Teun van Ruitenburg
Teun van Ruitenburg, MSc., is PhD Candidate at the Criminology Department of the Erasmus University Rotterdam.
Article

Access_open The Right to Mental Health in the Digital Era

Journal Erasmus Law Review, Issue 3 2016
Keywords E-health, e-mental health, right to health, right to mental health
Authors Fatemeh Kokabisaghi, Iris Bakx and Blerta Zenelaj
AbstractAuthor's information

    People with mental illness usually experience higher rates of disability and mortality. Often, health care systems do not adequately respond to the burden of mental disorders worldwide. The number of health care providers dealing with mental health care is insufficient in many countries. Equal access to necessary health services should be granted to mentally ill people without any discrimination. E-mental health is expected to enhance the quality of care as well as accessibility, availability and affordability of services. This paper examines under what conditions e-mental health can contribute to realising the right to health by using the availability, accessibility, acceptability and quality (AAAQ) framework that is developed by the Committee on Economic, Social and Cultural Rights. Research shows e-mental health facilitates dissemination of information, remote consultation and patient monitoring and might increase access to mental health care. Furthermore, patient participation might increase, and stigma and discrimination might be reduced by the use of e-mental health. However, e-mental health might not increase the access to health care for everyone, such as the digitally illiterate or those who do not have access to the Internet. The affordability of this service, when it is not covered by insurance, can be a barrier to access to this service. In addition, not all e-mental health services are acceptable and of good quality. Policy makers should adopt new legal policies to respond to the present and future developments of modern technologies in health, as well as e-Mental health. To analyse the impact of e-mental health on the right to health, additional research is necessary.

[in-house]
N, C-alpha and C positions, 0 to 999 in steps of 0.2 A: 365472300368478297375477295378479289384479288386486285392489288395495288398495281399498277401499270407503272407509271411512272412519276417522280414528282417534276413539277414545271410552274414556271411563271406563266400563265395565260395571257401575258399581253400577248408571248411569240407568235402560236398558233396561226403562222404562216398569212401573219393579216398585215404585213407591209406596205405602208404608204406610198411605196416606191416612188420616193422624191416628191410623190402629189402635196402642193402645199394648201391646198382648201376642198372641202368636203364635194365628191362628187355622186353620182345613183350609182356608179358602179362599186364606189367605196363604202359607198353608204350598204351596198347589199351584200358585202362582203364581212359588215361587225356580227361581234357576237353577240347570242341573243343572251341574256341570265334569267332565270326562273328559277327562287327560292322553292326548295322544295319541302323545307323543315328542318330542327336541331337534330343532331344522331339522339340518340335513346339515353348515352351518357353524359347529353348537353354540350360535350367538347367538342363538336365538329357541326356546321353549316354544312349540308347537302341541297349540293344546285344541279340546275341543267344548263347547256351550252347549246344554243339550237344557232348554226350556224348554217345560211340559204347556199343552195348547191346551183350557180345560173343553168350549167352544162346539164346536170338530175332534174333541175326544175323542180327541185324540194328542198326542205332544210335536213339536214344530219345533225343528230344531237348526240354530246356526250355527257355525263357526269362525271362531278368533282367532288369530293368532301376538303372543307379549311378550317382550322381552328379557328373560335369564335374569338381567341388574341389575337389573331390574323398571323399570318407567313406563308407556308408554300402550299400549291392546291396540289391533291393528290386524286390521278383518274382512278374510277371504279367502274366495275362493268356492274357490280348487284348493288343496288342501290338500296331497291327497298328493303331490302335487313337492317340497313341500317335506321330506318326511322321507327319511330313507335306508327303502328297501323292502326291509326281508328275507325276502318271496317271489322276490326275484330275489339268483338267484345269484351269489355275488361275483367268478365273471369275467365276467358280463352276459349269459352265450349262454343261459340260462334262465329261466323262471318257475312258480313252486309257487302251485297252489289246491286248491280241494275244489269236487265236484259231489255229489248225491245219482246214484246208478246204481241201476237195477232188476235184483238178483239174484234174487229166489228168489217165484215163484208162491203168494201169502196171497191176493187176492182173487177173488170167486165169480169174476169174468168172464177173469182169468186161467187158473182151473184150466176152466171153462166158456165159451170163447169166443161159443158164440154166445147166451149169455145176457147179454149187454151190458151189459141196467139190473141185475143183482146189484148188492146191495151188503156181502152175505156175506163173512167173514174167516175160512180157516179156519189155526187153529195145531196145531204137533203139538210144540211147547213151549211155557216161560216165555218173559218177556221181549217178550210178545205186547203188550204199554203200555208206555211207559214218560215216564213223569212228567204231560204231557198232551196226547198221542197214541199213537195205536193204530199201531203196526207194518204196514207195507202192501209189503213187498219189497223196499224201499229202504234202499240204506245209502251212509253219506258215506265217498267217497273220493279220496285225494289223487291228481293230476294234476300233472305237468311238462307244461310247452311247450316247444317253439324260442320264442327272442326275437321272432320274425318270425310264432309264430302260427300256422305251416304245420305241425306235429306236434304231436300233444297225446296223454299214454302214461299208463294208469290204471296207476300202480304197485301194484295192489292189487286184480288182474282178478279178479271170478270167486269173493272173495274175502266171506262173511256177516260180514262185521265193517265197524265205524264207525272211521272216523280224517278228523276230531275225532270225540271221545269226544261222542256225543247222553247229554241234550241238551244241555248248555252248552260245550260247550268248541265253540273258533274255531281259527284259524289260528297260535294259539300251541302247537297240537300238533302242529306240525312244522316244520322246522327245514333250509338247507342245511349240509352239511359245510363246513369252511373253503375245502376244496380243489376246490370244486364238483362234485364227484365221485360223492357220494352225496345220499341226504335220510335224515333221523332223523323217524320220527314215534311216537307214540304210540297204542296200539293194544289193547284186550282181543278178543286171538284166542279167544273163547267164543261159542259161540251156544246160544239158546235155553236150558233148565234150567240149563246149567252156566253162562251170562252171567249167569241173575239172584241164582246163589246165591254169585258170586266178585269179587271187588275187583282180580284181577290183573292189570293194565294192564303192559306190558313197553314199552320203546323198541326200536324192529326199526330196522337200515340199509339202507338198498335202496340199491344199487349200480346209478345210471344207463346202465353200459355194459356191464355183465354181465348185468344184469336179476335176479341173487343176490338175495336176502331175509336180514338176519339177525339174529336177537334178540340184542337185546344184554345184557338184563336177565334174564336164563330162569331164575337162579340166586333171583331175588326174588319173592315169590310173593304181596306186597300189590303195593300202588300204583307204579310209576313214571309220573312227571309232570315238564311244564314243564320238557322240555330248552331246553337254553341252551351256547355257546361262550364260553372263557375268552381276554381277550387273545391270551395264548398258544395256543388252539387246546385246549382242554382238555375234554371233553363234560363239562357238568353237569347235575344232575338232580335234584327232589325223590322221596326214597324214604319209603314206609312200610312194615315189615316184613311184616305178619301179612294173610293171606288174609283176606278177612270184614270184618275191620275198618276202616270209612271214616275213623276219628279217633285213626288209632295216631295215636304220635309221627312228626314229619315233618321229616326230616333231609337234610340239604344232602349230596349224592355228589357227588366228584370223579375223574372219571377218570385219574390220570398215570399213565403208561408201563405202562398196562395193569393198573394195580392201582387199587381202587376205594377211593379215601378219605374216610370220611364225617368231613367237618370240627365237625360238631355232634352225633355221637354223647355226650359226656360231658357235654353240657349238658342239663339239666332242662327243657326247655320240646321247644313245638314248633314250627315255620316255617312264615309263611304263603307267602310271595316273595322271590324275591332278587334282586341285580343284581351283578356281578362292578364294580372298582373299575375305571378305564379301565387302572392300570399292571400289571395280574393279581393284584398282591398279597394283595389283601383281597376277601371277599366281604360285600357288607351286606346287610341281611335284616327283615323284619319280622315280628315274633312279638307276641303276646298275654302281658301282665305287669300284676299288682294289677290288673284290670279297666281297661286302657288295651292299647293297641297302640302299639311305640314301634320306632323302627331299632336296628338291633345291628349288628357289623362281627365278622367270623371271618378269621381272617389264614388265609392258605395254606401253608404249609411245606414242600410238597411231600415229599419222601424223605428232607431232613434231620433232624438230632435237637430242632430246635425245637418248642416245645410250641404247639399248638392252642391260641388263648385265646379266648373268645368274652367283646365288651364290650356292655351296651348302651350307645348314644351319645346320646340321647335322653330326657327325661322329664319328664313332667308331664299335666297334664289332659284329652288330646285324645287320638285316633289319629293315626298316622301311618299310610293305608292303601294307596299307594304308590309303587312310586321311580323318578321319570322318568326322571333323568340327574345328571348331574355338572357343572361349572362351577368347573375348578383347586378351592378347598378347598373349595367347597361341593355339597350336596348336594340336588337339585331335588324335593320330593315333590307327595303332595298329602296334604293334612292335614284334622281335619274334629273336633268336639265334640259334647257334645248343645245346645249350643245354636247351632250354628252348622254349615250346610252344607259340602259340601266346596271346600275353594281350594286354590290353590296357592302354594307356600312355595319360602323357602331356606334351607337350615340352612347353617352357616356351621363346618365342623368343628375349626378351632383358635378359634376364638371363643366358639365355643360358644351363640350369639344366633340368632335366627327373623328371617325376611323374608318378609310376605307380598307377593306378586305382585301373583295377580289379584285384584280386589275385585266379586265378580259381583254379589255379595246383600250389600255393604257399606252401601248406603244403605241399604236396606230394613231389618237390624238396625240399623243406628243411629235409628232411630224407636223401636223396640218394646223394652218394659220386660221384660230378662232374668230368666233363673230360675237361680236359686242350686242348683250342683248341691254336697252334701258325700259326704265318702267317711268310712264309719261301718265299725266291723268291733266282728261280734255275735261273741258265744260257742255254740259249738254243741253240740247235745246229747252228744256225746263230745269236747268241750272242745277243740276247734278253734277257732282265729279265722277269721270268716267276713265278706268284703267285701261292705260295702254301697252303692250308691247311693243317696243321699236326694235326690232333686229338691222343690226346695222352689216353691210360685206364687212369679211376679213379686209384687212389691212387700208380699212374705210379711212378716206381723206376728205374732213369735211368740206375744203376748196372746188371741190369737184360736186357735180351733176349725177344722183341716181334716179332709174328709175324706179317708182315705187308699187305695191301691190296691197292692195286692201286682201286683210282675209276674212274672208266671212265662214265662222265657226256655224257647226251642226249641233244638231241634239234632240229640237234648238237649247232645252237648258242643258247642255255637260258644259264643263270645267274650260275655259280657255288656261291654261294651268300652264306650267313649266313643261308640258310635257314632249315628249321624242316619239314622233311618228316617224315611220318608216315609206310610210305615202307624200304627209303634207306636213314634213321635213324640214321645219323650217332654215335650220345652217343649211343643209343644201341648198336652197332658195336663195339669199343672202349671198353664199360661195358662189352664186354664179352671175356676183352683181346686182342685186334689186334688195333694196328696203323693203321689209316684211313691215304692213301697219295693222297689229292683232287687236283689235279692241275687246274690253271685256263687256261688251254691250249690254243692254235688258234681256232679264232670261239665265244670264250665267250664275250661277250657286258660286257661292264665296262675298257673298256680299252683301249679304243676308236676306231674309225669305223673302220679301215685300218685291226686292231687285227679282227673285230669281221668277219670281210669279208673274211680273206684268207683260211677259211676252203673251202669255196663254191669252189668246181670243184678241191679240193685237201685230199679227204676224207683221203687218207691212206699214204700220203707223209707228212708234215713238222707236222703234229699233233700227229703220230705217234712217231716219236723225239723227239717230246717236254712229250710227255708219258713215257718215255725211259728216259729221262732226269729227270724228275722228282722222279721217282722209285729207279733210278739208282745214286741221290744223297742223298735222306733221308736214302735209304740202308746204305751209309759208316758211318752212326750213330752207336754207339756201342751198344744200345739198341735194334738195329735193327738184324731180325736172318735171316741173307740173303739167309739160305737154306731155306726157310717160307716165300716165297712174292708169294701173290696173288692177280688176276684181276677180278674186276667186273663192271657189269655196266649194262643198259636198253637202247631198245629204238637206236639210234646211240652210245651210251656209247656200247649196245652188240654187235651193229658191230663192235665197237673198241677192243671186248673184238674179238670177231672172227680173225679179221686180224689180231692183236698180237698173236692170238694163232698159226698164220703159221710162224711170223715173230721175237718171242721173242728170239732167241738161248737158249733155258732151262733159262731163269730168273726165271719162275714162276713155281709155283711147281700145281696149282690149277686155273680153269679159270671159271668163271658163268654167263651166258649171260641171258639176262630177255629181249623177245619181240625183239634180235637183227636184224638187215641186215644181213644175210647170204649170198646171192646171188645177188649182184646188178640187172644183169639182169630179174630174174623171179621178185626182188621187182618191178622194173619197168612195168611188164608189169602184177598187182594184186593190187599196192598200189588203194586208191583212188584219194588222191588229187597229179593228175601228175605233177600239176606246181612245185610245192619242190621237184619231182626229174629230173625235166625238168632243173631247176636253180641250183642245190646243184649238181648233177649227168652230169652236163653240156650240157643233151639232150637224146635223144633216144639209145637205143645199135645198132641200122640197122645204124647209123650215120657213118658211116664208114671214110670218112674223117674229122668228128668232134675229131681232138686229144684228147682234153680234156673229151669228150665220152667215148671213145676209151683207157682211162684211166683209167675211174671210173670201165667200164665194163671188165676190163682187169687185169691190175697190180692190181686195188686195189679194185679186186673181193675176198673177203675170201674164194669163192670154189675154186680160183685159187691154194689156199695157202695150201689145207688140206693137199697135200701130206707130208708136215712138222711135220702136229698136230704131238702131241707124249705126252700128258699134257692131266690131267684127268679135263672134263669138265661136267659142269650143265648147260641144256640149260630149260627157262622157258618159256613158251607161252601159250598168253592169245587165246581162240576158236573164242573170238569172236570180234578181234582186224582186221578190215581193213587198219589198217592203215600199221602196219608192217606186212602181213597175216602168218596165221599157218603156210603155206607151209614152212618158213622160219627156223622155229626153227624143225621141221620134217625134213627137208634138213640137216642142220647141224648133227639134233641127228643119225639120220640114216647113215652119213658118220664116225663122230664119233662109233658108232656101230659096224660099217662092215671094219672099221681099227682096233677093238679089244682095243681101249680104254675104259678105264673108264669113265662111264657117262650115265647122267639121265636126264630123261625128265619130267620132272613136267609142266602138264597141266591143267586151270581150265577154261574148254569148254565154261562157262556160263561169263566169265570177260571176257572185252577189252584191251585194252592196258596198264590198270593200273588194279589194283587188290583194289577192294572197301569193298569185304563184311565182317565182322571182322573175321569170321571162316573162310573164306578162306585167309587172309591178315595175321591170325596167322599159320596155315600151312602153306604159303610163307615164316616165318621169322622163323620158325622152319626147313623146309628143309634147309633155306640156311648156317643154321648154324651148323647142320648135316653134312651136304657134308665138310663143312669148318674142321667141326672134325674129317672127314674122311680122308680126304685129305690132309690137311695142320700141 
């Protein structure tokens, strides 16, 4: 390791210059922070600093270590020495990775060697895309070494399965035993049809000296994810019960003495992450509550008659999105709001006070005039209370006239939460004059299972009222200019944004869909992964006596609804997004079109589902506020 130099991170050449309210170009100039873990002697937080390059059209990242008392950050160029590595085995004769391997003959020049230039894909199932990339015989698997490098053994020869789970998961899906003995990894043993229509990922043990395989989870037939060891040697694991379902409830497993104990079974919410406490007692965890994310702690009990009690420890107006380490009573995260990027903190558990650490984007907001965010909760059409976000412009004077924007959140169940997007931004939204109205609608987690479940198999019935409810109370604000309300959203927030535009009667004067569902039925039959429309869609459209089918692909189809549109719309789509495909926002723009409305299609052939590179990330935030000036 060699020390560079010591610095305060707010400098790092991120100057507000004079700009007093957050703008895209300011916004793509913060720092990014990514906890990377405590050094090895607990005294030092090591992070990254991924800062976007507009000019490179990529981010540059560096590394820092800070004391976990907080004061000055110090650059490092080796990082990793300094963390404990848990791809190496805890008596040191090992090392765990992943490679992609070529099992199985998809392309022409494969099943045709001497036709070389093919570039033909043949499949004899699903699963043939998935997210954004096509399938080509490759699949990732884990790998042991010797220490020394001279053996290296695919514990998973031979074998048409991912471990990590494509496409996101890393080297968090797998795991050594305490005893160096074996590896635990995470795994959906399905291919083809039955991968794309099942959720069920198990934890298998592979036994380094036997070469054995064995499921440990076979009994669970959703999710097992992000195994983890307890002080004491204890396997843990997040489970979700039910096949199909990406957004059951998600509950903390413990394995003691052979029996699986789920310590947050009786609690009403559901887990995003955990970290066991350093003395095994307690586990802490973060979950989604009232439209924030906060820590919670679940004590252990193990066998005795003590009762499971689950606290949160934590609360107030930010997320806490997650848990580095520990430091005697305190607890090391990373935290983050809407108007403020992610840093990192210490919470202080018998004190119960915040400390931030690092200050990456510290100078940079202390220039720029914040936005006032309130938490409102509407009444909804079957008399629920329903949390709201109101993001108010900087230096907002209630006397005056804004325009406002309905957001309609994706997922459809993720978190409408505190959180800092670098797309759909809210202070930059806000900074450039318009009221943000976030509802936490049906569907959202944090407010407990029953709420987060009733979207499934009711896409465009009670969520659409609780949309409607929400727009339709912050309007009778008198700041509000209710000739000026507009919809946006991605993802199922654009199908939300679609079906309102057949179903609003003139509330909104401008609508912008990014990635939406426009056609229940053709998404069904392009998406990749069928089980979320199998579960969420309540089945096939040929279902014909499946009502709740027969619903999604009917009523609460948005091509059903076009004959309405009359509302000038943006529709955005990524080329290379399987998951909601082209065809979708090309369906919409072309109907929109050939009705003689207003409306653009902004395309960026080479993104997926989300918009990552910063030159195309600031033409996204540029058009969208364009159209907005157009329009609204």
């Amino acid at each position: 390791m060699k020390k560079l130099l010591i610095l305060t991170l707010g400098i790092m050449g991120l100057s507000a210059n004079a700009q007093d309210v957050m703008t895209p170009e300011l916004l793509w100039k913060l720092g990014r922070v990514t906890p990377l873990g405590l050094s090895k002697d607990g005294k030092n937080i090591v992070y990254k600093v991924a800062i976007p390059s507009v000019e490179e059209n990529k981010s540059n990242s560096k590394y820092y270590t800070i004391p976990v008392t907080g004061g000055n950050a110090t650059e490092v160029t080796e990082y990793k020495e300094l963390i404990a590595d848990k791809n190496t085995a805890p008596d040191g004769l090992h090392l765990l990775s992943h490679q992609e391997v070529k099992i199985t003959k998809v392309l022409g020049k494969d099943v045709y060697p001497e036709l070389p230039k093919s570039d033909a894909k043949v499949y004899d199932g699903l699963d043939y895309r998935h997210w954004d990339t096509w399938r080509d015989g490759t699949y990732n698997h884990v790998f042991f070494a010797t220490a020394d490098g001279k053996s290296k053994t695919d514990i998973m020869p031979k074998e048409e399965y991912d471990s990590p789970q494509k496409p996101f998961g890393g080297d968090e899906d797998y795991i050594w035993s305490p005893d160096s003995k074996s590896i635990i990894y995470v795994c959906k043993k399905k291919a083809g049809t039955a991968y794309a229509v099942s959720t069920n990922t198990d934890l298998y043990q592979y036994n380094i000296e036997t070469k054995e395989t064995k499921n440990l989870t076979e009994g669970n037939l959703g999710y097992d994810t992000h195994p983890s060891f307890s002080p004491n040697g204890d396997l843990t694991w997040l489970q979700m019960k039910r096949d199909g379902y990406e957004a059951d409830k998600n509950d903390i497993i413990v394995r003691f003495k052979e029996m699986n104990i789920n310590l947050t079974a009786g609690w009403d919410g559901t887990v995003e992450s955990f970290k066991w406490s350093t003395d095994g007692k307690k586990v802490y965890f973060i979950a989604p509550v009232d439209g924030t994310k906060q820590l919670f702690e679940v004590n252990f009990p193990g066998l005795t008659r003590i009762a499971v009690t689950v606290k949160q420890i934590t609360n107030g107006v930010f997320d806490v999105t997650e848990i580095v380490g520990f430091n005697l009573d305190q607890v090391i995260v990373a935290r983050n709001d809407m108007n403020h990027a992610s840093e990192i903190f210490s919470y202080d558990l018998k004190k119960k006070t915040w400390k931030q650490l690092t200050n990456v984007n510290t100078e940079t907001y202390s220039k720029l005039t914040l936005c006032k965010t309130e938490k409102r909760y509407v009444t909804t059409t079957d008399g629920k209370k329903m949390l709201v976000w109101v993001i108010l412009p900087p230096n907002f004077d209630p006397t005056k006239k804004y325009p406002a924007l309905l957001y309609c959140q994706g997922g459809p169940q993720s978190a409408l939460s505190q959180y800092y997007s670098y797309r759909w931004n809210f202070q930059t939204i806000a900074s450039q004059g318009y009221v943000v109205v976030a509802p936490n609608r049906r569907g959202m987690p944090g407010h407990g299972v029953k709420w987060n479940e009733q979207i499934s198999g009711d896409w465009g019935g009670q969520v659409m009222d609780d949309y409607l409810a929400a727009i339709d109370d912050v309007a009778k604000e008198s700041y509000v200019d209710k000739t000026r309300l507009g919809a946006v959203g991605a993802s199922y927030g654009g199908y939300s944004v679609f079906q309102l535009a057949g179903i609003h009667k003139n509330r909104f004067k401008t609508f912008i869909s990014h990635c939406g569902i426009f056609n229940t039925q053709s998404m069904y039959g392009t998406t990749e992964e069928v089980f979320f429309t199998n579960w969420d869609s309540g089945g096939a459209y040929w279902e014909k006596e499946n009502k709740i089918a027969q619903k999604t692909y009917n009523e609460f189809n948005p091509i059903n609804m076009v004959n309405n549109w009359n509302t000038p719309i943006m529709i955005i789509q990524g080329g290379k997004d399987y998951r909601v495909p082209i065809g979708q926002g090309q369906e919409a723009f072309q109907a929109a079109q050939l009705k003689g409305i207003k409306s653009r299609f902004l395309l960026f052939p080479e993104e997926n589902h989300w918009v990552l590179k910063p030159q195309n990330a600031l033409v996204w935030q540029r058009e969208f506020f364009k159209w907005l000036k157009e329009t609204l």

Fatemeh Kokabisaghi
Fatemeh Kokabisaghi, Iris Bakx and Blerta Zenelaj are Ph.D. candidates at the Institute of Health Policy and Management, Erasmus University Rotterdam. All authors contributed equally.

Iris Bakx
Fatemeh Kokabisaghi, Iris Bakx and Blerta Zenelaj are Ph.D. candidates at the Institute of Health Policy and Management, Erasmus University Rotterdam. All authors contributed equally.

Blerta Zenelaj
Fatemeh Kokabisaghi, Iris Bakx and Blerta Zenelaj are Ph.D. candidates at the Institute of Health Policy and Management, Erasmus University Rotterdam. All authors contributed equally.
Editorial

Access_open Introduction

Journal Erasmus Law Review, Issue 3 2016
Authors Kristin Henrard
Author's information

Kristin Henrard
Kristin Henrard is professor of fundamental rights and minorities at the Erasmus School of Law as well as associate professor International and European Law. She teaches courses on advanced public international law, international criminal law, human rights, and on minorities and fundamental rights.